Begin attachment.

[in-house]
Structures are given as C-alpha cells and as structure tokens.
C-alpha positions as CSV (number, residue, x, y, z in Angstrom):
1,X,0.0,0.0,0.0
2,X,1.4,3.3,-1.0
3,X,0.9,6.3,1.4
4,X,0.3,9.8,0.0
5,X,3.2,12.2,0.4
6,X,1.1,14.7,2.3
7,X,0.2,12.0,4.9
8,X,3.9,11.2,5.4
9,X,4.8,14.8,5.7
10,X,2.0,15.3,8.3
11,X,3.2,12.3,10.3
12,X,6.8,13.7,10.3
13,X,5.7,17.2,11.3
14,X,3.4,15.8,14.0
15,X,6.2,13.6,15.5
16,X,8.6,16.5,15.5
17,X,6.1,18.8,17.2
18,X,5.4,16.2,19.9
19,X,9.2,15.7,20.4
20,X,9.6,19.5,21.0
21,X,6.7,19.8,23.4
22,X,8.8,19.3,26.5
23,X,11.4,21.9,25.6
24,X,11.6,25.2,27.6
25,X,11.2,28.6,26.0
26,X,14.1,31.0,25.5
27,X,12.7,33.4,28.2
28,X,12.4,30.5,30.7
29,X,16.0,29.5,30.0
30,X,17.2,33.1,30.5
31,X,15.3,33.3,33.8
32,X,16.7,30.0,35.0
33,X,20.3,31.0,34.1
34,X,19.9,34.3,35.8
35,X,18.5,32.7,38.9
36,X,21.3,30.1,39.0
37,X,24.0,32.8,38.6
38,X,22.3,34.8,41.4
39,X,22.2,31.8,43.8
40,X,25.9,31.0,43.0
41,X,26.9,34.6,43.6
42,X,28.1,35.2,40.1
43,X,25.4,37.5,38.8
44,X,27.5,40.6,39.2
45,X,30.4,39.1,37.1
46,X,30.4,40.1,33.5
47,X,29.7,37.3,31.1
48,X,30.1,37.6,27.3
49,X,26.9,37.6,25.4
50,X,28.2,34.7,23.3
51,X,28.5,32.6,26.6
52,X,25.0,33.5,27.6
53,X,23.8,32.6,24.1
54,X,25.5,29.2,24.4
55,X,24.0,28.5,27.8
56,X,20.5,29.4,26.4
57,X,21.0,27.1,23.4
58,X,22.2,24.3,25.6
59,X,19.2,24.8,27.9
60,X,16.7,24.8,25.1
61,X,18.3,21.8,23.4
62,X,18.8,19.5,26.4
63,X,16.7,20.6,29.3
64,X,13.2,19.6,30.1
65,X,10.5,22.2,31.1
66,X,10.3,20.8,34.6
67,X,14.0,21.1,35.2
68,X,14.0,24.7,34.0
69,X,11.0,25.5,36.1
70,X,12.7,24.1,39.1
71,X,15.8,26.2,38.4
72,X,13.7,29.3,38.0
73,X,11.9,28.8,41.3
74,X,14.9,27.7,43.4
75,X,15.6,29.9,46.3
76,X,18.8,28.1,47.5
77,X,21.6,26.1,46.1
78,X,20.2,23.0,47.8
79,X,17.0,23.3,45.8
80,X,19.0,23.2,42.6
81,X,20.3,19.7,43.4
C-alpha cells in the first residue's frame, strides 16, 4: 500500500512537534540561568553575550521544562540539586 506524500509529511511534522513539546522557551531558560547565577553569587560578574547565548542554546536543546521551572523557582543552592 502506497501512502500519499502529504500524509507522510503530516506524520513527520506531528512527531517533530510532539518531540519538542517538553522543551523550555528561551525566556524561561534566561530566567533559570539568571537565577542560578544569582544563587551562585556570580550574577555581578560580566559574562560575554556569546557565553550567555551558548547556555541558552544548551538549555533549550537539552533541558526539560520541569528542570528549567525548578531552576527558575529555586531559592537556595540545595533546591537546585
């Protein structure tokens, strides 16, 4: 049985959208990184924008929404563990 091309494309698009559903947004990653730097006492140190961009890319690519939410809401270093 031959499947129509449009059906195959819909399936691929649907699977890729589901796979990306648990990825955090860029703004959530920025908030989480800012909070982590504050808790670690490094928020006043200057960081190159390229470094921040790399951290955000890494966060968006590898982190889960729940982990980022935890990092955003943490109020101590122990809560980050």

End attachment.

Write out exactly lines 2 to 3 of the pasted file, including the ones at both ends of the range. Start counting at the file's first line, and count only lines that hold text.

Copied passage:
Structures are given as C-alpha cells and as structure tokens.
C-alpha positions as CSV (number, residue, x, y, z in Angstrom):